Since February 2017 one of the leading media houses in Switzerland, the Tamedia Group, has been testing a new compensation model for approximately 30 of its online journalists. These writers will receive a couple of Sfr100 bonuses per quarter for the most clicked (not necessarily read) articles. Team written articles will also benefit.

In addition, the journalist with the highest number of clicks will be paid Sfr800 per trimester, with Sfr500 and Sfr300 paid to the journalists in second and third place. Entire teams will benefit from a Sfr1,500 bonus if they can increase the total number of clicks from the previous month.

With these monetary incentives, Tamedia intends to motivate its online journalists to make "dry news agency releases" more attractive for readers. The journalists should be motivated to present bulky but relevant news in such a way that it improves how readers (or clickers) notice it and recognise its significance. However, the drawbacks of this new compensation system are obvious – online journalists might be tempted to think short term by putting up lurid headlines or selecting shrill content simply to boost clicks.

Comparable payment models have been in place for some time in the United States and across Europe, where different media groups have developed performance-oriented pay models in recent years. The Gawker website – which was recently discontinued due to an expensive legal dispute – paid $5 to so-called 'recruits' per 1,000 visits, meaning that some of the recruits were able to attract up to 1.25 million clicks. The recruits were obliged to comply with the website's publishing guidelines and not aim only for short-term maximisation of visitor traffic.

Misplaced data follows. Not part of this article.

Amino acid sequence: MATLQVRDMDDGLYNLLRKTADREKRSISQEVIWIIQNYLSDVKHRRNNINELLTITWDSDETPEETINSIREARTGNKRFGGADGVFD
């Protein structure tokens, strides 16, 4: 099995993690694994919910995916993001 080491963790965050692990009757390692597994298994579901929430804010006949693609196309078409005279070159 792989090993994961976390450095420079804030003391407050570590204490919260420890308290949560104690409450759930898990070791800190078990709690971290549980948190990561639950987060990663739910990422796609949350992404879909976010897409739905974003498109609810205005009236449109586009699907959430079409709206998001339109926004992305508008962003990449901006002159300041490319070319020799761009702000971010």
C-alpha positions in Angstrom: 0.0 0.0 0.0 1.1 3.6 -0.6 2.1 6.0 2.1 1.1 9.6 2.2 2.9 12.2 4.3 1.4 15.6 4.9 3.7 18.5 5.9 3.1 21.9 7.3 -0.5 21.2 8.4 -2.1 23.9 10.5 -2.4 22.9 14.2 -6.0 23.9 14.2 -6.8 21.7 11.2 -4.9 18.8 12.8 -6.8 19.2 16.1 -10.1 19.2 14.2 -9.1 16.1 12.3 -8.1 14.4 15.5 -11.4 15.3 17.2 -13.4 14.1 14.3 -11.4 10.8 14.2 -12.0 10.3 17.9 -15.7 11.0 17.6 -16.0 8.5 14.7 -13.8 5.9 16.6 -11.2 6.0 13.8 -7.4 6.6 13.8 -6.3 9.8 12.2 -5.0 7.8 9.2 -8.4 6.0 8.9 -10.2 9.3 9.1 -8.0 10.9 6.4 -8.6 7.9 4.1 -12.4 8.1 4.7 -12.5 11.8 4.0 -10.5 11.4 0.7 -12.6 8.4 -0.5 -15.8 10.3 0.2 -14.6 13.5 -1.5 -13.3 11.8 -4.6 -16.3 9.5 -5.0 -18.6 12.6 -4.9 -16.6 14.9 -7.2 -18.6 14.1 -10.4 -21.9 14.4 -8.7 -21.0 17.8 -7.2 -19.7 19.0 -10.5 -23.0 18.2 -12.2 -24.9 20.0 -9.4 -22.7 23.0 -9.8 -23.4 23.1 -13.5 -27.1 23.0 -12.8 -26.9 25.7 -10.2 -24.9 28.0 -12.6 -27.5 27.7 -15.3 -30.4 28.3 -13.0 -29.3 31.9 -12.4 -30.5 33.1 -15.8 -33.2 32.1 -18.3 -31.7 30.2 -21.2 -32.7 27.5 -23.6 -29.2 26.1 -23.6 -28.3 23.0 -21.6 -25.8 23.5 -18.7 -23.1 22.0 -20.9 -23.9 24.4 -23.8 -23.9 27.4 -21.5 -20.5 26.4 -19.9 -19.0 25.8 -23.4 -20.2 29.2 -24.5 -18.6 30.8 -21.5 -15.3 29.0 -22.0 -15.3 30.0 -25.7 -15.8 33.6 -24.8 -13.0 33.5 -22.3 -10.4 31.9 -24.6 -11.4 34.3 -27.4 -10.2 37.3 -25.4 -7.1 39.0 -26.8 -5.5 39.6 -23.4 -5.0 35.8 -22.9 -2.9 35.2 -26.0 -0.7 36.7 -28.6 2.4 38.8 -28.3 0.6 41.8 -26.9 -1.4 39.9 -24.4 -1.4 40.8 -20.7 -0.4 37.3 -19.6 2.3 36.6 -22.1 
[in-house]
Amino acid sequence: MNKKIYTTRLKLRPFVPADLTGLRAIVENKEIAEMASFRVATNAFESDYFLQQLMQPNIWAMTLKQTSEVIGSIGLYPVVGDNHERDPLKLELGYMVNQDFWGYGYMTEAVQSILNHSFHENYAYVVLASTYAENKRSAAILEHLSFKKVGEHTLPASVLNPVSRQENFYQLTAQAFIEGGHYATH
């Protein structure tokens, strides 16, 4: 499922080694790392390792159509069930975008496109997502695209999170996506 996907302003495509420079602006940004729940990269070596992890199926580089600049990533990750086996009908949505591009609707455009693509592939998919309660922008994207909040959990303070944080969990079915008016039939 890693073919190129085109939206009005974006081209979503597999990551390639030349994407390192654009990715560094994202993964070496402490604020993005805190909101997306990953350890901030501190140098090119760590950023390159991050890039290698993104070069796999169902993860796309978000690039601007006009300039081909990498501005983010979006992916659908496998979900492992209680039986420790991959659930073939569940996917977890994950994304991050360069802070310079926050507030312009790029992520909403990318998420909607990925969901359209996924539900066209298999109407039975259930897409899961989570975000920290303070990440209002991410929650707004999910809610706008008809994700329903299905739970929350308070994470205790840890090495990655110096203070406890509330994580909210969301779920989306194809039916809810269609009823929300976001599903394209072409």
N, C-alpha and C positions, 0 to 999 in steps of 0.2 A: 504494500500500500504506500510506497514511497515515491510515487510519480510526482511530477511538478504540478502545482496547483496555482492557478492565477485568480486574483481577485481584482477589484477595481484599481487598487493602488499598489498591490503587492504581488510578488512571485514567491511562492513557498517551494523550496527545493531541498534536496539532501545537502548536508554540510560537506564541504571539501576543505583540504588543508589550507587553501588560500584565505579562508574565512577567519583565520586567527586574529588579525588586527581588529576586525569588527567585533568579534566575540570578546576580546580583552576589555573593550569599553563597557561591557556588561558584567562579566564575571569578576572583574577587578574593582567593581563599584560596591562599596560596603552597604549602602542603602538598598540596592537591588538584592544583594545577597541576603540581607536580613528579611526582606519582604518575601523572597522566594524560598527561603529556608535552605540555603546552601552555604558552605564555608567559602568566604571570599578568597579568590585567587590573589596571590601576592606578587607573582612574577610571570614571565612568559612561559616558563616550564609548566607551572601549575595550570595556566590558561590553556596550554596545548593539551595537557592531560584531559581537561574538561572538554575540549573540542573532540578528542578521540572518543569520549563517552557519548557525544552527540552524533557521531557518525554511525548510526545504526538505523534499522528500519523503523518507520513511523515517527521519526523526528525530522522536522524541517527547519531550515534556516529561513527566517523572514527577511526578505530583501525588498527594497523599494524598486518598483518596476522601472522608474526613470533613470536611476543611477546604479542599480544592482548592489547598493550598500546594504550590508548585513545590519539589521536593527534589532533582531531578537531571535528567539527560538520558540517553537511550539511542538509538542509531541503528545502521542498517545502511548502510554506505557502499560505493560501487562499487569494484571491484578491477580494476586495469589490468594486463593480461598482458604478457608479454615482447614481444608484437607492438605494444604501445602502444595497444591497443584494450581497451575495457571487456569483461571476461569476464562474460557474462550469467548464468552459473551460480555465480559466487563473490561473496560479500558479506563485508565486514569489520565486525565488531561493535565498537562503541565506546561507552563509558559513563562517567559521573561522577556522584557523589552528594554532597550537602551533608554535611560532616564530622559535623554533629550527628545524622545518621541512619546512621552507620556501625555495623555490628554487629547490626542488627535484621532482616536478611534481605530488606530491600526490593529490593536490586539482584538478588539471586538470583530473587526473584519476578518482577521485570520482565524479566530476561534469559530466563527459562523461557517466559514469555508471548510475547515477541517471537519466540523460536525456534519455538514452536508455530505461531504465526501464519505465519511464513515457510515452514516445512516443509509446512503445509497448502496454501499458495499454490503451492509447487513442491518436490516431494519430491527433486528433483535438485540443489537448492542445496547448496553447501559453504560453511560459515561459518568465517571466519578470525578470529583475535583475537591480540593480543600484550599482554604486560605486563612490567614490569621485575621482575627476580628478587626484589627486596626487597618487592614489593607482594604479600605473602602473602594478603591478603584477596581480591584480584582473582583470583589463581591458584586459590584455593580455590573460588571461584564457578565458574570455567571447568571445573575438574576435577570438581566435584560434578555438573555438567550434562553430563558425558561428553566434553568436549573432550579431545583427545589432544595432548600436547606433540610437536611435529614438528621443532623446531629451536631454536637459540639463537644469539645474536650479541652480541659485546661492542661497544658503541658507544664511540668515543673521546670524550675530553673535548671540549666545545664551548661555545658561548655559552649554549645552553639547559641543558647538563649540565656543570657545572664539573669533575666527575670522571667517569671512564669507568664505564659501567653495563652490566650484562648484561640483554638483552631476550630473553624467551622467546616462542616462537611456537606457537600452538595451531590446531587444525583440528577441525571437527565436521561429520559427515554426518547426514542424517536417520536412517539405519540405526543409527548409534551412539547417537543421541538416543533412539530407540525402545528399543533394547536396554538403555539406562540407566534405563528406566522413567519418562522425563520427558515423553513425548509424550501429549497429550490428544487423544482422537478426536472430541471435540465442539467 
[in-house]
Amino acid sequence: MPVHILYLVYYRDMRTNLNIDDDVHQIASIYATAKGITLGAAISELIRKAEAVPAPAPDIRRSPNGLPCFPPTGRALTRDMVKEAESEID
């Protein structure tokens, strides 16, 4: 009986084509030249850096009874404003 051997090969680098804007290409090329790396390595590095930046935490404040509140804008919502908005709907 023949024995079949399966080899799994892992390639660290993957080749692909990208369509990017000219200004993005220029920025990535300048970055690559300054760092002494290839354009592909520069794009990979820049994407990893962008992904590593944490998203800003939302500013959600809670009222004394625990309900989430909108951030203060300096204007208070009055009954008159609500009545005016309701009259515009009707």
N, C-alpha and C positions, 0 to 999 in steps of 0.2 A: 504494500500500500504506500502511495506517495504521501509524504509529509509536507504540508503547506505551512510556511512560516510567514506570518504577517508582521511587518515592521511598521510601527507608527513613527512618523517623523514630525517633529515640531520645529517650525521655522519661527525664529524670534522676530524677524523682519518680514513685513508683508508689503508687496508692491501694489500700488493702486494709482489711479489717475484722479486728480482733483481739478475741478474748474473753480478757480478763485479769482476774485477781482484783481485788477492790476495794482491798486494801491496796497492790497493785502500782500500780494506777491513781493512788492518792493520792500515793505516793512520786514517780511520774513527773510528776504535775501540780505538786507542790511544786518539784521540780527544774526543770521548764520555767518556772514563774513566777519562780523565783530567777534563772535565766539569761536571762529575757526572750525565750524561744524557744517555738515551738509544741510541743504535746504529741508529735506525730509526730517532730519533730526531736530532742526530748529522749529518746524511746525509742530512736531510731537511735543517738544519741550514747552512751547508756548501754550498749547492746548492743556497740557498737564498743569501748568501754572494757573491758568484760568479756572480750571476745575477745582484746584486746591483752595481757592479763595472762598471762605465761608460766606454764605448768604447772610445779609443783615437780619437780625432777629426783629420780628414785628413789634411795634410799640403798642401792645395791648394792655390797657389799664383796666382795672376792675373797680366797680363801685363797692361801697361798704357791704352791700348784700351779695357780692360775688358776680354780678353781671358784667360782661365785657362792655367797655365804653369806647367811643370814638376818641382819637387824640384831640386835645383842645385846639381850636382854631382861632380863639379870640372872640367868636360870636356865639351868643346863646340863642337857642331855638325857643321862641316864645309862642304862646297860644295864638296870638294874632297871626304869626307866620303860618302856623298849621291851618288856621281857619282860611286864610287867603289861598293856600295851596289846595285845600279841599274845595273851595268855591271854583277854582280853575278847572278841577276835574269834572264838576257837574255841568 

Two years ago, stock exchange platform 'thestreet.com' created a payment model, according to which a journalist would receive $50 for an article when he or she recorded 60,000 page views within one week. A similar approach was taken by a regional newspaper in Wales, which received considerable protest from local unions.

For five years the US business journal Forbes chose a different path. Not only were article clicks counted, but customer satisfaction also played a role – when a consumer repeated a visit to an article within one month, this new visit was compensated 20 times compared with the first visit. Based on this model, one journalist earned approximately $100,000 in 2012.

Little research is available on the effects and consequences of performance-based wage models for journalists, since this is a niche phenomenon thus far. However, this may change now that one of the largest Swiss media groups is testing the waters.

The pressure on journalists to keep track of the quantitative success of their work is set to increase, regardless of whether such data will have a direct impact on pay. Indirectly, quantitative factors already characterise journalistic work. The digitalisation of journalism in the online age has changed the rules, as almost any data is now available in real time to assess editorial work, at least in respect of numbers.

For further information on this topic please contact Thomas Rihm at Rihm Rechtsanwälte by telephone (+41 44 377 77 20) or email (thomas.rihm@rihm-law.ch). The Rihm Rechtsanwälte website can be accessed at www.rihm-law.ch.

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